When I was about 15, my bishop gave me some horrible advice. It was the kind of generic advice you might give to a teenager that in many situations would be harmless and probably even positive. But if he had known more about my personal situation, I’d like to think that he wouldn’t have said what he did. Unfortunately, he didn’t just say, this is something you might want to consider. He said, God is telling me that you need to do such-and-such thing. Because I’d always heard that bishops could be inspired on your behalf, I took him seriously. I did what I was told, and it was awful. And most awful of all was the message that it conveyed, which was that God didn’t actually care about my needs or experience. It reinforced destructive messages I was already getting about myself and some of the situations I was dealing with. My relationship with God was already full of landmines, and it added to the chaos.
There are plenty of scriptures I’m not crazy about. But I don’t think anything else is as gut-wrenching and sickening as D&C 132. I don’t like it when Paul says that wives should submit themselves to their husbands, that the woman was created for the man and not vice versa, and so forth. But, thankfully, it’s in the voice of Paul. D&C 132 is in the voice of God. It’s God who is talking about women as parcels to be handed out to righteous men. It’s utterly horrifying. When humans are abusive and oppressive, you can appeal to God. But what if God is the one behind the dehumanization of certain groups of people? Where do you turn then?
I don’t have the words really to describe what it’s like to hear an account of a profound spiritual experience in which God reveals to church leaders a policy that paints you as less of a person. It cuts to the core, leaves you gasping for spiritual air. It’s a wrenching juxtaposition: the beauty of the Spirit testifying in sacred spaces, with the message that God is willing to throw his LGBT children (and even more poignantly, their children) under the bus. I find myself reeling, unable to put the pieces together.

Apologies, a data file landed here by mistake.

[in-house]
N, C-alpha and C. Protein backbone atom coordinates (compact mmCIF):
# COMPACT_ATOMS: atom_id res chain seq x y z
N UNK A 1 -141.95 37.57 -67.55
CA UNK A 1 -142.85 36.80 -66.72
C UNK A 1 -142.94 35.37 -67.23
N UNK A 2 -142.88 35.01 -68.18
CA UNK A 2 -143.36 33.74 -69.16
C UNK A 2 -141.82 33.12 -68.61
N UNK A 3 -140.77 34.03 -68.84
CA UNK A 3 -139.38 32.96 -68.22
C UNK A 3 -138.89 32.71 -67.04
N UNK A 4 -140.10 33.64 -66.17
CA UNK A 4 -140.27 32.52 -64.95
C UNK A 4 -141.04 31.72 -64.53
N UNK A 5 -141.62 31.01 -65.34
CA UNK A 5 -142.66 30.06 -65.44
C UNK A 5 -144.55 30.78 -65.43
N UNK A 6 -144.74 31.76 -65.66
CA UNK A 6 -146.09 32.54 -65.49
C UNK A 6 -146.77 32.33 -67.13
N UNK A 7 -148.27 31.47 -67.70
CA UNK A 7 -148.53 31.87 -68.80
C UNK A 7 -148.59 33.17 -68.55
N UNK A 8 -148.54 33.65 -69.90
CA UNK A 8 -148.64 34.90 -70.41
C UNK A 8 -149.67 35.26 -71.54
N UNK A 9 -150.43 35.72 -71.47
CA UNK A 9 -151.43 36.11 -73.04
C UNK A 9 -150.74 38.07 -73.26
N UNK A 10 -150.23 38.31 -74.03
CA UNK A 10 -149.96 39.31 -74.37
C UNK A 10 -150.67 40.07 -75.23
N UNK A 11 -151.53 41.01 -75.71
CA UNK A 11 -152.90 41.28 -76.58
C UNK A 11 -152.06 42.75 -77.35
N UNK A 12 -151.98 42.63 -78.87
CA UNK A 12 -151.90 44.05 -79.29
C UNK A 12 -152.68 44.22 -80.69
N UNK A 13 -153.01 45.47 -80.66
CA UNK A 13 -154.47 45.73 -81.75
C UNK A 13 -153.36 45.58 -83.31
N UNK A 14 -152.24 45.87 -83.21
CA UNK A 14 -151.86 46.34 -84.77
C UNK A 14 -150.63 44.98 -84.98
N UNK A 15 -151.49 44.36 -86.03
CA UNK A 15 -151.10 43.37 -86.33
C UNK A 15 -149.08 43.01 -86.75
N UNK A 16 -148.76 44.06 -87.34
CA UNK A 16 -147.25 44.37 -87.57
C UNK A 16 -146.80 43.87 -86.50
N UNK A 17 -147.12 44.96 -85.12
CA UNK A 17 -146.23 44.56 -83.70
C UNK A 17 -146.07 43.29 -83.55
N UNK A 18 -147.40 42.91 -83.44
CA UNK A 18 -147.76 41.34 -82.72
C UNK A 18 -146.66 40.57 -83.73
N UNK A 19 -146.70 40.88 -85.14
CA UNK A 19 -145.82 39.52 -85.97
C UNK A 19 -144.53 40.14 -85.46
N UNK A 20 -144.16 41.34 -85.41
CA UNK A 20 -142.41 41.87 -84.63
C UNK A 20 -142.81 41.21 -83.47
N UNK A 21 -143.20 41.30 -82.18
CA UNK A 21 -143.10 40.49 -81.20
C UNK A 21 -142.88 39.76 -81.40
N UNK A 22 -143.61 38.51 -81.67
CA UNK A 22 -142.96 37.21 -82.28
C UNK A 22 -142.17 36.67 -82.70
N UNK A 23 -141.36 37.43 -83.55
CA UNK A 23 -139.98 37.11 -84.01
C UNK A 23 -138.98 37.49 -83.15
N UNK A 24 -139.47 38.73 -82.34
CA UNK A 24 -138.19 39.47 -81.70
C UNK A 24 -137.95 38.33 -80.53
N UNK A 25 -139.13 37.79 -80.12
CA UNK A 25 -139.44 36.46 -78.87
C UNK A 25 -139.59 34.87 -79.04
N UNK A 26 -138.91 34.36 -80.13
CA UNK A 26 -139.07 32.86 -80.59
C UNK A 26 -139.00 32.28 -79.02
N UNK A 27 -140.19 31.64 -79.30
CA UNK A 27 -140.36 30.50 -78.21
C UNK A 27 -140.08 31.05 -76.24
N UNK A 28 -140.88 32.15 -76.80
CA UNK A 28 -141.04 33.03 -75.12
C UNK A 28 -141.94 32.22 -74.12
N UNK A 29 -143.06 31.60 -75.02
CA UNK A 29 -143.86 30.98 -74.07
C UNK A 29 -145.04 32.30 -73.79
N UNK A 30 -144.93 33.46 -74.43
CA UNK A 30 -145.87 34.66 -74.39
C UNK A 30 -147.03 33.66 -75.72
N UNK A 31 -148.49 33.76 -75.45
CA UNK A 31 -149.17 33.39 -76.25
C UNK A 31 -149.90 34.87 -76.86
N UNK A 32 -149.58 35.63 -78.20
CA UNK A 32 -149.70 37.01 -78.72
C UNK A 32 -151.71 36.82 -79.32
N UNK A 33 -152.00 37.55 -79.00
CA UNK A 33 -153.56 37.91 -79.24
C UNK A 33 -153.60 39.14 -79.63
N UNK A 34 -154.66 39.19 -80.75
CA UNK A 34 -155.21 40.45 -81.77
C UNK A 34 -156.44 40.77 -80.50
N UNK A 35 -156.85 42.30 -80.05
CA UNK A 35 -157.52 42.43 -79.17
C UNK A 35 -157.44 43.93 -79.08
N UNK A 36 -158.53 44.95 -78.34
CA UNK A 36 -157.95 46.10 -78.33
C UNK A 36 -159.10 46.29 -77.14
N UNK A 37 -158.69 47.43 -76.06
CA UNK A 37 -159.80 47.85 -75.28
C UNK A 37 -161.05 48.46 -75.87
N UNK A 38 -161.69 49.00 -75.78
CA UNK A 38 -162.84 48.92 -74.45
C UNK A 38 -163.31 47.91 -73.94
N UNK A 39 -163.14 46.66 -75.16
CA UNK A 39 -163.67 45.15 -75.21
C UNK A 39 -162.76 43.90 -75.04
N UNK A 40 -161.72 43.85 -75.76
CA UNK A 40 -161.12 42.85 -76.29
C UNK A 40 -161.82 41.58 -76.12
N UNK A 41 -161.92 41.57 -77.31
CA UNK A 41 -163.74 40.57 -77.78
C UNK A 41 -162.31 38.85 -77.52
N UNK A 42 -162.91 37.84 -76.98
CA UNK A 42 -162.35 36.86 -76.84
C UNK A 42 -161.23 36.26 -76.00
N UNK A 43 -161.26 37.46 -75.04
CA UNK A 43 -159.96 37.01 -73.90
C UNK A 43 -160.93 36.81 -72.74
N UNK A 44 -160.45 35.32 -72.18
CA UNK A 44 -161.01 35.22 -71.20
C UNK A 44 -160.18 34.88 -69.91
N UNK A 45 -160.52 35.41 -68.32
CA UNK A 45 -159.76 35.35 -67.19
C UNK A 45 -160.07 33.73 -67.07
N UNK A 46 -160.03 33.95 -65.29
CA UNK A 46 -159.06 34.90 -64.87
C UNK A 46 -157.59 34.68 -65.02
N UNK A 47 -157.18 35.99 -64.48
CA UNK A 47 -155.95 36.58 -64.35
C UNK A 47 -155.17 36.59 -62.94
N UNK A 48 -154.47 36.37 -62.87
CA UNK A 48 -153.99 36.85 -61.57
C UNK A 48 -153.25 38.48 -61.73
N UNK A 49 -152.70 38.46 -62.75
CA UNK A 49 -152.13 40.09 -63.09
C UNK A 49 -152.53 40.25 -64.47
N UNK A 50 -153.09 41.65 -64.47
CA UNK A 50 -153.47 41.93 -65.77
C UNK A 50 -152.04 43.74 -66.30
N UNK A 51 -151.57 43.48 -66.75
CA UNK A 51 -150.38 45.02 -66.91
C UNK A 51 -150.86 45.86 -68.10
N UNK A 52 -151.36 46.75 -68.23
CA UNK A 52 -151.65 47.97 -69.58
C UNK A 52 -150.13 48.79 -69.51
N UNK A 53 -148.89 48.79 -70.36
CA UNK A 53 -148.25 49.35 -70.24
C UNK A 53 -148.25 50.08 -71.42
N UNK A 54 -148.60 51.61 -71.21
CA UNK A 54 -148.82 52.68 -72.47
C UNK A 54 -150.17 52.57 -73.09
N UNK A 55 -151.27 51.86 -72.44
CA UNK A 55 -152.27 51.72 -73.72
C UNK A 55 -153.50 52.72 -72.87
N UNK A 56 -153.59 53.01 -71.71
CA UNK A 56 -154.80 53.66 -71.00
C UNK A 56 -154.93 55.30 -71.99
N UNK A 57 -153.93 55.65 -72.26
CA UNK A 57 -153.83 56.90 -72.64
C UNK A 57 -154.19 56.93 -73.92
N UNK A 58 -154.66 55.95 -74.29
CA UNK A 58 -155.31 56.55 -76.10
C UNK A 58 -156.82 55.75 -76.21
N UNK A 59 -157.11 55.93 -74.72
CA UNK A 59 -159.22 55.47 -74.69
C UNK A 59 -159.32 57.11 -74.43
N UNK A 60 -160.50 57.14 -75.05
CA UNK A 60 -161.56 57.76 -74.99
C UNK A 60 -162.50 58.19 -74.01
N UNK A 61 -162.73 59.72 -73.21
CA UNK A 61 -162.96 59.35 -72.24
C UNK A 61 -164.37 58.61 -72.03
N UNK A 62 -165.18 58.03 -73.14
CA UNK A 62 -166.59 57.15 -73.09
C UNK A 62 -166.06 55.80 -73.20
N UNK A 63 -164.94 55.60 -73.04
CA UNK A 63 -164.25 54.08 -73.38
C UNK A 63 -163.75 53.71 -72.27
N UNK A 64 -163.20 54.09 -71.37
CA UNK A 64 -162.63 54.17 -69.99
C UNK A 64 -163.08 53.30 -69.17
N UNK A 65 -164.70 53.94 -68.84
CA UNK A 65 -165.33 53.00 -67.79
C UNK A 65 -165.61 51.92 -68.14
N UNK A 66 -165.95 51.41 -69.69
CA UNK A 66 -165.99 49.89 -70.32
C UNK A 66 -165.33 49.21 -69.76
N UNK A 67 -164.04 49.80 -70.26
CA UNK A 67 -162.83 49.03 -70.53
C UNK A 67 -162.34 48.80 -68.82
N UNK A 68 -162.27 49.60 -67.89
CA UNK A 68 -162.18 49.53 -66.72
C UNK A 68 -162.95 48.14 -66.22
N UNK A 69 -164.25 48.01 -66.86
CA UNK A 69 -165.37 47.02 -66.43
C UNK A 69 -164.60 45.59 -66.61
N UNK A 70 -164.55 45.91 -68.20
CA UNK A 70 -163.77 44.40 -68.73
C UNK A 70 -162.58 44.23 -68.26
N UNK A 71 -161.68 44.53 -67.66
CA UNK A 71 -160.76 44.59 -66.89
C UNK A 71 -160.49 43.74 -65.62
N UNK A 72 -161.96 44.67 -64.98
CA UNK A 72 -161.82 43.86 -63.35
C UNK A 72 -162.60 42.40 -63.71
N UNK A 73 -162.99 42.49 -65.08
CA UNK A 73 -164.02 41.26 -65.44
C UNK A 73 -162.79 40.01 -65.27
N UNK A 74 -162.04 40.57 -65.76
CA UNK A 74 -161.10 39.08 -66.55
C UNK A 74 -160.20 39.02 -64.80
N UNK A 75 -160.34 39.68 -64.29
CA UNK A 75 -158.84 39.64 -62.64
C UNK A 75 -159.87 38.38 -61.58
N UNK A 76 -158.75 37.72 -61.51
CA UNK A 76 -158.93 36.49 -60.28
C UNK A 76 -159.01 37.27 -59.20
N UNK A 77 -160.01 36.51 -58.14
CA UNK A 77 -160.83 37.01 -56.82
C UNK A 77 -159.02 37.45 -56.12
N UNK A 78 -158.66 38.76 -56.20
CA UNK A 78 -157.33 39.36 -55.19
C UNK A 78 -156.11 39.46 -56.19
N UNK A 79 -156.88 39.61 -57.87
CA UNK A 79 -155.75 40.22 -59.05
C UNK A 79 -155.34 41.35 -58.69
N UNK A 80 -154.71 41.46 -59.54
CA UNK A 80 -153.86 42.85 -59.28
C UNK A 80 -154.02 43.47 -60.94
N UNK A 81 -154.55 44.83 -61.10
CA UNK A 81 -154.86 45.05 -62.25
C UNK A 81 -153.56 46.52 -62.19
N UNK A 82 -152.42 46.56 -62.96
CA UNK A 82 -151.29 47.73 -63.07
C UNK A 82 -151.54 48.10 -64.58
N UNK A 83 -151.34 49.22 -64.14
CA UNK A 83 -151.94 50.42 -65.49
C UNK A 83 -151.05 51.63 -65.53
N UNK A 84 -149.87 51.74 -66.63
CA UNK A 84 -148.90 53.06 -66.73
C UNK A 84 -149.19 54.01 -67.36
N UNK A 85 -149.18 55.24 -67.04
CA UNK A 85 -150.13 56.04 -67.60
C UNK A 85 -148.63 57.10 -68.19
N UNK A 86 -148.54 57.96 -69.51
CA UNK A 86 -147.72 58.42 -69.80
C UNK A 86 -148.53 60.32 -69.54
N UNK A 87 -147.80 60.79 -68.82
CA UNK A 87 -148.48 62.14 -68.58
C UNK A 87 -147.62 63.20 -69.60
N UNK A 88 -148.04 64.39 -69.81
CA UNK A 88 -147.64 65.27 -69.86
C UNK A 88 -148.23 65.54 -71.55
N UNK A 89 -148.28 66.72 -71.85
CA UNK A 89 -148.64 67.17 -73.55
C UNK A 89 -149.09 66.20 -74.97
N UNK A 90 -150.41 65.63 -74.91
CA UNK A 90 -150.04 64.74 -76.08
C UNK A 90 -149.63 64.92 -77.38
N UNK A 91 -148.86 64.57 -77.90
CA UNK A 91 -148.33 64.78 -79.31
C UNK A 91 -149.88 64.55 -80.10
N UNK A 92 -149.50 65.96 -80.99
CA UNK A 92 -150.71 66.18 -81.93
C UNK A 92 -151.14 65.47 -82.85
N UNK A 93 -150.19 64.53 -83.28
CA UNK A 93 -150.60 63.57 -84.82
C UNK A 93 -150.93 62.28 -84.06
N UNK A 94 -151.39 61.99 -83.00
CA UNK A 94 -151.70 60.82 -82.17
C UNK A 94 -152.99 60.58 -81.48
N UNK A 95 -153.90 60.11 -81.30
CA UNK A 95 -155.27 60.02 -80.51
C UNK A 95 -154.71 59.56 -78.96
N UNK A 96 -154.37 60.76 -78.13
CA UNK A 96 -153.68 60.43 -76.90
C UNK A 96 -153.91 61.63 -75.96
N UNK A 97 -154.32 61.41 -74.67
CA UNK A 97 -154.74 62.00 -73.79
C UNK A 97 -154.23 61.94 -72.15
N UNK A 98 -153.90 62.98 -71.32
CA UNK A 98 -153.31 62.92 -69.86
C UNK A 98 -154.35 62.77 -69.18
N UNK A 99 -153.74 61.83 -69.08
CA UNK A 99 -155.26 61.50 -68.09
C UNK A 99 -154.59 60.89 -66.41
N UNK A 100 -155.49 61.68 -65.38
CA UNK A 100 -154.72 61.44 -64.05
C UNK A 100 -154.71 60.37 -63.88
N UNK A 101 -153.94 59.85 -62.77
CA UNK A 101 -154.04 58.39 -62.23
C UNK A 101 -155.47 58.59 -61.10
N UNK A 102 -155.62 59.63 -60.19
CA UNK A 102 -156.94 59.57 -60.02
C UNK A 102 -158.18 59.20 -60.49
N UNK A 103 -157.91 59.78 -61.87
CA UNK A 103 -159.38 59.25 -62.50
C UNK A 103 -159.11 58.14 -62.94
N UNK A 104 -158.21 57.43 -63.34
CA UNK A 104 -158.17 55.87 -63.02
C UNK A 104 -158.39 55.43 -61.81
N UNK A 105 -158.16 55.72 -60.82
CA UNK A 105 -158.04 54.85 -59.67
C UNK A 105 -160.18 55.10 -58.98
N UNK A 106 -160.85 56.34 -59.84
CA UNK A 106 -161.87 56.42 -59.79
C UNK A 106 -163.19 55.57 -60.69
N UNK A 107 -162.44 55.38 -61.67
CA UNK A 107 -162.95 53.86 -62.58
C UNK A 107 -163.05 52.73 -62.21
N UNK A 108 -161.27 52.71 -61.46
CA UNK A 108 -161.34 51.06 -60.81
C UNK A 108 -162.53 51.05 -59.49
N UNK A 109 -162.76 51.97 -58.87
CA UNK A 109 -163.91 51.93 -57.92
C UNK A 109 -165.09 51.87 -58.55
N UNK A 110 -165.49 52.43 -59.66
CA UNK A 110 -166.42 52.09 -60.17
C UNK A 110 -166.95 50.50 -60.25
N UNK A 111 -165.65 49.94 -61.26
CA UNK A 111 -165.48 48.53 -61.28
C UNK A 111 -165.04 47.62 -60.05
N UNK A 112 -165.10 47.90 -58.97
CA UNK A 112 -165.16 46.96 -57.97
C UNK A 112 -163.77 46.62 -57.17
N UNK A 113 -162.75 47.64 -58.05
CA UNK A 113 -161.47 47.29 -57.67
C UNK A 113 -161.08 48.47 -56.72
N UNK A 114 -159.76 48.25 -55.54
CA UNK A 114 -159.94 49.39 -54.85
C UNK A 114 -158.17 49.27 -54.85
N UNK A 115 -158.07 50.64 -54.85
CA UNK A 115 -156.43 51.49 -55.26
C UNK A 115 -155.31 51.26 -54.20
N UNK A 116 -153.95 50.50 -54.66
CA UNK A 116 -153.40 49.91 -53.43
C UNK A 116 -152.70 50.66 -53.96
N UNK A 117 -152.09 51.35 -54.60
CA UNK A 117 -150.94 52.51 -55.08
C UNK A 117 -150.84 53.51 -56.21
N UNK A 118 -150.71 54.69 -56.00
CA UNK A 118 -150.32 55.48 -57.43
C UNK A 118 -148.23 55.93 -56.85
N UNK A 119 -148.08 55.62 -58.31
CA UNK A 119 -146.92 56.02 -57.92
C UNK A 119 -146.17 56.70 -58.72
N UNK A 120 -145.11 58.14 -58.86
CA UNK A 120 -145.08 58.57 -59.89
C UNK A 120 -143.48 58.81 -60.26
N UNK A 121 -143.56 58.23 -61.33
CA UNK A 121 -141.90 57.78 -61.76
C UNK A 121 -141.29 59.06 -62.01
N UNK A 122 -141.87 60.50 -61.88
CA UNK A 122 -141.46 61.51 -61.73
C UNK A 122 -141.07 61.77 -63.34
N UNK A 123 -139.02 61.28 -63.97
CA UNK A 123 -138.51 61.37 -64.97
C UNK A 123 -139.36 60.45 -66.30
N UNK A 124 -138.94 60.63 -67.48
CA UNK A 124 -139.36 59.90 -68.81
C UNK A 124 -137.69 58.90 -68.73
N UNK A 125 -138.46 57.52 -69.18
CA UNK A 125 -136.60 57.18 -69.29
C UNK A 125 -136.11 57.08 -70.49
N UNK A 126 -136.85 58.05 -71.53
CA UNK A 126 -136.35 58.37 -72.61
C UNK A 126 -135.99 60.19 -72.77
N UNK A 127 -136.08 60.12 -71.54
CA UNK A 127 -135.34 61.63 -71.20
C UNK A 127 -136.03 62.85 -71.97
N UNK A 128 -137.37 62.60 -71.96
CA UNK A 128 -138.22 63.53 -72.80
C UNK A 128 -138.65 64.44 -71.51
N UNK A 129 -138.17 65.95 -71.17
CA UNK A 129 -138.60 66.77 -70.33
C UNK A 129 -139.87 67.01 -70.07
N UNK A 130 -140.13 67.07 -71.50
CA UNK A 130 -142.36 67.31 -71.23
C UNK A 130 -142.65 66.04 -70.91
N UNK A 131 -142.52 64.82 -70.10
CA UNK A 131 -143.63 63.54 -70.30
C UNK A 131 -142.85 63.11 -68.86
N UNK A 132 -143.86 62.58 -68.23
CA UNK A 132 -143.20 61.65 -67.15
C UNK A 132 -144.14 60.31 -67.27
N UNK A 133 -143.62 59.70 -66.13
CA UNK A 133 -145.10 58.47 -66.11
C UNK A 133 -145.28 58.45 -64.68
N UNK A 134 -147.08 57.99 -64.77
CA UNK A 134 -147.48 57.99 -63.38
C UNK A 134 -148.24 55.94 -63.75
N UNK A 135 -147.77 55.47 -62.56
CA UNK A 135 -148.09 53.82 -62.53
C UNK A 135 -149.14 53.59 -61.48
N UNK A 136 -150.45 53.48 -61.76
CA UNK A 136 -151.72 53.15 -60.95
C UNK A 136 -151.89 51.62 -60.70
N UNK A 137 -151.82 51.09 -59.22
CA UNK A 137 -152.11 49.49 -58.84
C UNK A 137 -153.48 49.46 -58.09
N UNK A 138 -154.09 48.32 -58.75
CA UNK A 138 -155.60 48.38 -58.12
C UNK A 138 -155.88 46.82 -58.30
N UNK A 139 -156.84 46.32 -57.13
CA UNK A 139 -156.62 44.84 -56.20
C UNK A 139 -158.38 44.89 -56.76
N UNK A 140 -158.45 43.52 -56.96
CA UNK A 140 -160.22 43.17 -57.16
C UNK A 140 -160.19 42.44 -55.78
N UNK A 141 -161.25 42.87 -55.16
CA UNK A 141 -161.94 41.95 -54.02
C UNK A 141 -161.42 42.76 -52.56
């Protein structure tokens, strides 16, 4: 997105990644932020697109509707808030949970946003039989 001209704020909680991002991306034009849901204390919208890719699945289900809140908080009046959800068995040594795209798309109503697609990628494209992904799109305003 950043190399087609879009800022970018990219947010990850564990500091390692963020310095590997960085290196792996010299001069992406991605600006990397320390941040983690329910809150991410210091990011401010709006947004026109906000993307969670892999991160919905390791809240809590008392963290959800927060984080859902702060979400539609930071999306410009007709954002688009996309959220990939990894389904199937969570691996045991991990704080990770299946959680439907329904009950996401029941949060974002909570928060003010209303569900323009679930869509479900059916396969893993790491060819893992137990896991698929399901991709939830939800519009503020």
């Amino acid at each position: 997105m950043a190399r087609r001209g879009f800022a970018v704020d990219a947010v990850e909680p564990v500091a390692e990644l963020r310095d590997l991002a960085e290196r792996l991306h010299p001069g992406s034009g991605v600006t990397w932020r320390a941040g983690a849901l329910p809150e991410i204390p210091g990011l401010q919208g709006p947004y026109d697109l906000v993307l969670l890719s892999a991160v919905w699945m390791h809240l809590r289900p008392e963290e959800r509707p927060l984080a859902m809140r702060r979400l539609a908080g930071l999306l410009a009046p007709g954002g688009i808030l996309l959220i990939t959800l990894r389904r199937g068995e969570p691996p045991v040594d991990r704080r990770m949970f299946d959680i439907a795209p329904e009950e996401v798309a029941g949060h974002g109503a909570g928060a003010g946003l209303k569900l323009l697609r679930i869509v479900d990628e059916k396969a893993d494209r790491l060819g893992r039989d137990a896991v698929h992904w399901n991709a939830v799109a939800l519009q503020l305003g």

I’m not 15 anymore. I’m not as quick as I once was to assume that those who say they are speaking for God are in fact articulating the will of the divine. These days I simply reject D&C 132, because it clashes both with my experience of God, and my experience of myself as a full human being. I didn’t get there easily, but I got there.
It’s a loss, though. It’s a real loss, if you grew up believing that all scripture is inspired and God is clearly speaking today and will cut through all ambiguity, to confront the unsettling possibility that even prophets can be terribly wrong. And I find that my reaction to Elder Nelson’s recent assertion about the new policies being directly from God is one of tremendous grief, because it’s hacking away at a faith that I used to have with such confidence, because I’m losing more and more the vision of the church that has so shaped my life.
Of course, prophets can also be terribly right, even when you desperately want them to be wrong. What if this is in fact God’s will? Can I reject it just because I find it so unpalatable? As a believing member of the church, I feel like I have to in fairness wrestle with that question. It’s a bleak, a terribly bleak possibility. Contemplating it makes me feel like the walls are closing in, like I have nowhere to go because even God has decided that I am collateral damage. My faith in God has kept me going through so much. That I might lose that connection is beyond heartbreaking.
I’ve been told repeatedly that it’s incredibly arrogant, not to mention spiritually dangerous, to set yourself up as knowing more than the people whom God has chosen to lead his church. But I find that for me, it comes down to this. When it comes to my own experience and my own life, I am in fact the authority. And my experience of being gay is not an experience of brokenness, of something in need of fixing—or, crucially, of something that God is rejecting me for. When the General Authorities talk about the burden of same-sex attraction, I don’t recognize myself or my experience in their descriptions. And that makes it hard to trust, I will confess, in the decisions they are making.
My attachment to the church runs deep. I’m not ready to give up on it. I’ve had too many powerful spiritual experiences there. But I do feel more distant from it, perhaps more than I ever have. Some might see that as increased enlightenment; some might see it as increased apostasy. I don’t really see it either way. For me, it’s just sad.